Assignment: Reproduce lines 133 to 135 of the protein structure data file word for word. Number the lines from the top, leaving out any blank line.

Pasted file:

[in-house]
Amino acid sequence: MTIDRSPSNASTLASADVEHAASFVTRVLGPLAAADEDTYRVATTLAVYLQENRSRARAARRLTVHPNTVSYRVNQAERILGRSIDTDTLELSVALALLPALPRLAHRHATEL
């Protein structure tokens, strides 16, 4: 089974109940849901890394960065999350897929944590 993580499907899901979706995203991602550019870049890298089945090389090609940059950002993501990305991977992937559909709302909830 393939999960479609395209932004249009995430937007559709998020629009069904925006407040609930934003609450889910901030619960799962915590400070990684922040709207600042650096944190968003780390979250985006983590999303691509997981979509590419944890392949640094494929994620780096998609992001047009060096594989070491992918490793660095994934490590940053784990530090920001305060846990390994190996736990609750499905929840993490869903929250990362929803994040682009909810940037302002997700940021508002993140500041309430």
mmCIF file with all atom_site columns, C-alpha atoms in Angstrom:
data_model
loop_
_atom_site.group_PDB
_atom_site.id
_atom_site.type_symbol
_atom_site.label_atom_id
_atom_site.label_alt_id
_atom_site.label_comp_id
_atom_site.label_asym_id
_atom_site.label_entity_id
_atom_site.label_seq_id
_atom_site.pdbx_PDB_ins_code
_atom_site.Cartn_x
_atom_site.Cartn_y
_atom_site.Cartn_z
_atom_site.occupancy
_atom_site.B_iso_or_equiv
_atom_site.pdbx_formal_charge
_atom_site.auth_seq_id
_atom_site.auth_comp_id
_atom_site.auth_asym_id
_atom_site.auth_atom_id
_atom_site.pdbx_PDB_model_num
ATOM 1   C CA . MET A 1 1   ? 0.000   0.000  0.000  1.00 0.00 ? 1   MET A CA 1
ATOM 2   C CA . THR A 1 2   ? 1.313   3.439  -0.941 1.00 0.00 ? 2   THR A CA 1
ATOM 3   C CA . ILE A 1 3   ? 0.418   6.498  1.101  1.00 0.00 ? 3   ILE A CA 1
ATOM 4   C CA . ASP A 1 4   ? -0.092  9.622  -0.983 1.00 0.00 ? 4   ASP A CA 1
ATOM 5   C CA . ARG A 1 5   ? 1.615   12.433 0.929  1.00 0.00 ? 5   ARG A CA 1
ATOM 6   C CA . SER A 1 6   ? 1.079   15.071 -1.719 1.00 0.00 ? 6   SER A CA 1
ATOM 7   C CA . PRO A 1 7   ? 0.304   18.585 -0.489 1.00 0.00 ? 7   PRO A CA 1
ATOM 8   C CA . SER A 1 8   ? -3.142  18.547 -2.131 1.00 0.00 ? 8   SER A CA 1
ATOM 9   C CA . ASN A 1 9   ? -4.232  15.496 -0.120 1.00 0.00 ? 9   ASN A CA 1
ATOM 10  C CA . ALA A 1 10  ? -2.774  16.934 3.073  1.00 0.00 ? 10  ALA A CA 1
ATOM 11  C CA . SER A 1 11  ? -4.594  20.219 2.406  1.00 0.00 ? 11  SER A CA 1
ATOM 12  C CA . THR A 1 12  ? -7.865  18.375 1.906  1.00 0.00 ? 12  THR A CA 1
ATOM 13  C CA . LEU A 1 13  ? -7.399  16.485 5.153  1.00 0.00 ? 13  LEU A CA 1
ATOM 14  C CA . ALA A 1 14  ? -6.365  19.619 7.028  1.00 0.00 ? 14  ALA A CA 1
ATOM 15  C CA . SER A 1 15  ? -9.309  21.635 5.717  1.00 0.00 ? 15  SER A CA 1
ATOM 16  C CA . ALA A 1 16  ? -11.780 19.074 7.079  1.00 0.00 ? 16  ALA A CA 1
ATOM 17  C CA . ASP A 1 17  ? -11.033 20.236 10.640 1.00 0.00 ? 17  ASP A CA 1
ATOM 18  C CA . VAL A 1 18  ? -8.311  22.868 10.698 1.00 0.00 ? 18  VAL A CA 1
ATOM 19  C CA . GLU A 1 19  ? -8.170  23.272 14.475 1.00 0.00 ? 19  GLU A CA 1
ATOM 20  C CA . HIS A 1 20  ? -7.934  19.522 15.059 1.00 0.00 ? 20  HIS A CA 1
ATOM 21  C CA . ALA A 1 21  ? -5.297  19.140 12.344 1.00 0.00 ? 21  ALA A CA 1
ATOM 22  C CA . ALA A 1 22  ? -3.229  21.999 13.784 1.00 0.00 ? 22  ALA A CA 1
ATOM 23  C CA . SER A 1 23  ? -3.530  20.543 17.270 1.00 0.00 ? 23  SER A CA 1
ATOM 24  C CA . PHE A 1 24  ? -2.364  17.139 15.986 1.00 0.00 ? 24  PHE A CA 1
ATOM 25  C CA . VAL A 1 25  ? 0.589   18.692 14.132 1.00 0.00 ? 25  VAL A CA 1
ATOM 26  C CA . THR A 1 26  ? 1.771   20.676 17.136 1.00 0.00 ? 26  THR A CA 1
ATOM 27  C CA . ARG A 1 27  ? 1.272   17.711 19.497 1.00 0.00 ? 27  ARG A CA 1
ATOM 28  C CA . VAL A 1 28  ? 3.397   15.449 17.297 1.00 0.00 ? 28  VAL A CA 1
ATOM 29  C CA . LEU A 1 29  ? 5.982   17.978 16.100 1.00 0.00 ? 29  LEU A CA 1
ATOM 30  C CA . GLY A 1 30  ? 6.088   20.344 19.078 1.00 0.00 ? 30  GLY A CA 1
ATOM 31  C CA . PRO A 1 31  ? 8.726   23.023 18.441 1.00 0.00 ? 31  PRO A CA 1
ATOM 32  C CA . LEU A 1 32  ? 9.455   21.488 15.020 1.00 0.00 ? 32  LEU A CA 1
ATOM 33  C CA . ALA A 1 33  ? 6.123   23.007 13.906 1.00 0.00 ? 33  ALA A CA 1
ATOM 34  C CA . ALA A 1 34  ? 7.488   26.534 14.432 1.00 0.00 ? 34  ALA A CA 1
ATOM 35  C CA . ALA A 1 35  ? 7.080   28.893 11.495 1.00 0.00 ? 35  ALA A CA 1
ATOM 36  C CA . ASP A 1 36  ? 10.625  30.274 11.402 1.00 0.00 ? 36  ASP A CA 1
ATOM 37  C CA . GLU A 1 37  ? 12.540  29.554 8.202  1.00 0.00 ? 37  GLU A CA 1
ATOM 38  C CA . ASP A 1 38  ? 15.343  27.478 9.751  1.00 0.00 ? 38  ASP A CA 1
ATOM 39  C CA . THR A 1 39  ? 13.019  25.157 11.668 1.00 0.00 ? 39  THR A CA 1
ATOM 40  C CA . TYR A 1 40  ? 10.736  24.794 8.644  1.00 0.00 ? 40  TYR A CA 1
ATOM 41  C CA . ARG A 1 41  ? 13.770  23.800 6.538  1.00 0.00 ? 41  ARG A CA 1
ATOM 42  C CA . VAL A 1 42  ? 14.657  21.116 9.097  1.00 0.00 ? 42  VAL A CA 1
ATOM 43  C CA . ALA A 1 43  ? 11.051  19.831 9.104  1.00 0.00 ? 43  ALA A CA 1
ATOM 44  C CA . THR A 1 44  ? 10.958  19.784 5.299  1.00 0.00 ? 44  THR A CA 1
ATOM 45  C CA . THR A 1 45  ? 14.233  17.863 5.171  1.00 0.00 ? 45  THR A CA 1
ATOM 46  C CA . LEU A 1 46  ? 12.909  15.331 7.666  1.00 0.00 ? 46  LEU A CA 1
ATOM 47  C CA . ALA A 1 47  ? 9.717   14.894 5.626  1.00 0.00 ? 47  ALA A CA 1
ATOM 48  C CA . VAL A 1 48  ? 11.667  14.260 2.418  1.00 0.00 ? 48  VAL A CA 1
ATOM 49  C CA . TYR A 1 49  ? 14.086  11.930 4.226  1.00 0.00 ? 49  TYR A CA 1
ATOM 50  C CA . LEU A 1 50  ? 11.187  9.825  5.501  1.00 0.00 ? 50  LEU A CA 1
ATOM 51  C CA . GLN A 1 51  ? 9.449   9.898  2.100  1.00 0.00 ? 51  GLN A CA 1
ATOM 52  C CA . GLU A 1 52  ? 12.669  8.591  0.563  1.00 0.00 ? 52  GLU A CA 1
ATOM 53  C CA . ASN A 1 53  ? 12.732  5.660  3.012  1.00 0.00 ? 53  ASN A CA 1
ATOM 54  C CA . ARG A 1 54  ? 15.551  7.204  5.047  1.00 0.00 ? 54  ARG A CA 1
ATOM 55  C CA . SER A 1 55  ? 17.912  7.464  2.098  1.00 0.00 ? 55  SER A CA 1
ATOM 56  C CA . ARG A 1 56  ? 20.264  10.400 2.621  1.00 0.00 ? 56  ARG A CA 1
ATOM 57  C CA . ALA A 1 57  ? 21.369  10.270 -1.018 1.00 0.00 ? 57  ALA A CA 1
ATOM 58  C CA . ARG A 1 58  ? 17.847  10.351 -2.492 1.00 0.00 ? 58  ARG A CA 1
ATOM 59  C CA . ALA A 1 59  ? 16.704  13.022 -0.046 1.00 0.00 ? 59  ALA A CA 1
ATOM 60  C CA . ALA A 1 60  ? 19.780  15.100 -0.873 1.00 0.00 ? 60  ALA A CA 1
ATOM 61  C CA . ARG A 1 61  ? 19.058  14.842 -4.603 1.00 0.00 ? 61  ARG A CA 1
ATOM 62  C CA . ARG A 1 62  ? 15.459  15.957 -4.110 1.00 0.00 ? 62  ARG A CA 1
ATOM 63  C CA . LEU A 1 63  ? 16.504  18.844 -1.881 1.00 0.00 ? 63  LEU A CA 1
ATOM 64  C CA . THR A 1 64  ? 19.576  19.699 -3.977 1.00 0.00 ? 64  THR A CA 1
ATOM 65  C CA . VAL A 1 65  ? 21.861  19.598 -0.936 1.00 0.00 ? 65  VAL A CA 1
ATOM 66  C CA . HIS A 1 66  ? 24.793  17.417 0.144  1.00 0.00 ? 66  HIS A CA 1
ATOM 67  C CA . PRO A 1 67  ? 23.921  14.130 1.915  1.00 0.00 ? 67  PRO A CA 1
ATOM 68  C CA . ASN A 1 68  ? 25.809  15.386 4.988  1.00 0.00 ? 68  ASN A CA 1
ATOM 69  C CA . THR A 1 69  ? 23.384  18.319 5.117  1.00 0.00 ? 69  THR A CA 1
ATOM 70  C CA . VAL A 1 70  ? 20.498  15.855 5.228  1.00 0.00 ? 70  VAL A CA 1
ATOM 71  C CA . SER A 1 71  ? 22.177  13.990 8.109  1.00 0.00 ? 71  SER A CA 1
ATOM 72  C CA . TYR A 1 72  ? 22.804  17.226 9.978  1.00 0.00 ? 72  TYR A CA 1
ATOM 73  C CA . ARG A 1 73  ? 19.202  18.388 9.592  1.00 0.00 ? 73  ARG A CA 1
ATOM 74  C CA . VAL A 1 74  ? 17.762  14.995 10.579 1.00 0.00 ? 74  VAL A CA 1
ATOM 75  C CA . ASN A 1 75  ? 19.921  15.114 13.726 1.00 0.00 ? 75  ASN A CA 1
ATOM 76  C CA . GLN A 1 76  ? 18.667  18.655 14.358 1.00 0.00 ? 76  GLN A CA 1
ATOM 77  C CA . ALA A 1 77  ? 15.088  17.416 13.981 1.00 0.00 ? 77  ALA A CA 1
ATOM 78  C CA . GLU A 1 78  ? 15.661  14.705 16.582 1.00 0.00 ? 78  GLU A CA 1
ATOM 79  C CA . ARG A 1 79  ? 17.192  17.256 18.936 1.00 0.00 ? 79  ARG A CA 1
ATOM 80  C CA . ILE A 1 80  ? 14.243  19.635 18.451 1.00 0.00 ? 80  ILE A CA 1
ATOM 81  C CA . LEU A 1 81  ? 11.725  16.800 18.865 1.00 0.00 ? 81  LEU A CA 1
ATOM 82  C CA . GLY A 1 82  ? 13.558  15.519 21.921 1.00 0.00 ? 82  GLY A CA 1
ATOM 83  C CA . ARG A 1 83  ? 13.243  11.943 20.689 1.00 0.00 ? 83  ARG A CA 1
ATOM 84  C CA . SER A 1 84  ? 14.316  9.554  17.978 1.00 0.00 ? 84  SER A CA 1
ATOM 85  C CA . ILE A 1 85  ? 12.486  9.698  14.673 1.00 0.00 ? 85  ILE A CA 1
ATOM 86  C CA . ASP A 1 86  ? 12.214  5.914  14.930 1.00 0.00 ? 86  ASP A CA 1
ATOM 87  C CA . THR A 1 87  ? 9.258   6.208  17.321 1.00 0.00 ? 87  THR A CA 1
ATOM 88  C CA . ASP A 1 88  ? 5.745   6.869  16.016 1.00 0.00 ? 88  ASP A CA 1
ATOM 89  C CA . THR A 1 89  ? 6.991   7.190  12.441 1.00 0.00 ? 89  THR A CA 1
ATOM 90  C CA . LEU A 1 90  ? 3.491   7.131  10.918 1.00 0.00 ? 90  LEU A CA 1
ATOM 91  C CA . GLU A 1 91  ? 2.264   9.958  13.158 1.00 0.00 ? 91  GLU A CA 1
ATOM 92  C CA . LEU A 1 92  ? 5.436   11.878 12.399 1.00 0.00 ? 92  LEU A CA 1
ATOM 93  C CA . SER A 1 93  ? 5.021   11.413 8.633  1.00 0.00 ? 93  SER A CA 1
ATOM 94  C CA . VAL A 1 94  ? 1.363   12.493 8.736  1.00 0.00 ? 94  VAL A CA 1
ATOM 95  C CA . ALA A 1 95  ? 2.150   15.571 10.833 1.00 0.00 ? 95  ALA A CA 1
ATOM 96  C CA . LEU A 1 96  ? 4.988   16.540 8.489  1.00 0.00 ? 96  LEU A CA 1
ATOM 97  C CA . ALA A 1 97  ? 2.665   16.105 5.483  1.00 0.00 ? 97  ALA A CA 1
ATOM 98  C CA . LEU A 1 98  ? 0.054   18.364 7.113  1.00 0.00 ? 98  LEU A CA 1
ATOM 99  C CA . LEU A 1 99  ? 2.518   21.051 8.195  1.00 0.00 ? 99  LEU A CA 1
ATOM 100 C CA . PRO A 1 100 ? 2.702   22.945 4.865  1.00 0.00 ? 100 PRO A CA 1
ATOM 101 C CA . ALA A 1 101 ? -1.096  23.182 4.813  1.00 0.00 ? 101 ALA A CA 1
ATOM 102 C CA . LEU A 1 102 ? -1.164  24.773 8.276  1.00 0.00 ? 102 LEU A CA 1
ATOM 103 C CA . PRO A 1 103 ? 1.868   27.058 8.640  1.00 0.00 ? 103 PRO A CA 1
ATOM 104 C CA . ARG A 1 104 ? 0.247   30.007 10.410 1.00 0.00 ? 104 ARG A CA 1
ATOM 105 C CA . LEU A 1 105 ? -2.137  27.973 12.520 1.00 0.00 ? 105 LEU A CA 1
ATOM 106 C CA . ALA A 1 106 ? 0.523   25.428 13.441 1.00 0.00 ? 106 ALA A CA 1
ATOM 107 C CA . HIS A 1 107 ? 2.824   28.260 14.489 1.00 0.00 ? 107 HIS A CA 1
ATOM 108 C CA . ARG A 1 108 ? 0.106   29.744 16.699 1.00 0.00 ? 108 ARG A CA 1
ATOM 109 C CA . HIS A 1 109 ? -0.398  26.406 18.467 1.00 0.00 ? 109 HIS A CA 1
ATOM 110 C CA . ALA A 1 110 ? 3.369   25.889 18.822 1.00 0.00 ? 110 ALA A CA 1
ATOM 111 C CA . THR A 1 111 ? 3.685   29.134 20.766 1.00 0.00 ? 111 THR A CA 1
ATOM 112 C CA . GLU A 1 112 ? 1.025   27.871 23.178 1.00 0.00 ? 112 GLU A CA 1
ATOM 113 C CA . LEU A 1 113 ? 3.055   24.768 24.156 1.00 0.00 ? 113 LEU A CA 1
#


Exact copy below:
ATOM 106 C CA . ALA A 1 106 ? 0.523   25.428 13.441 1.00 0.00 ? 106 ALA A CA 1
ATOM 107 C CA . HIS A 1 107 ? 2.824   28.260 14.489 1.00 0.00 ? 107 HIS A CA 1
ATOM 108 C CA . ARG A 1 108 ? 0.106   29.744 16.699 1.00 0.00 ? 108 ARG A CA 1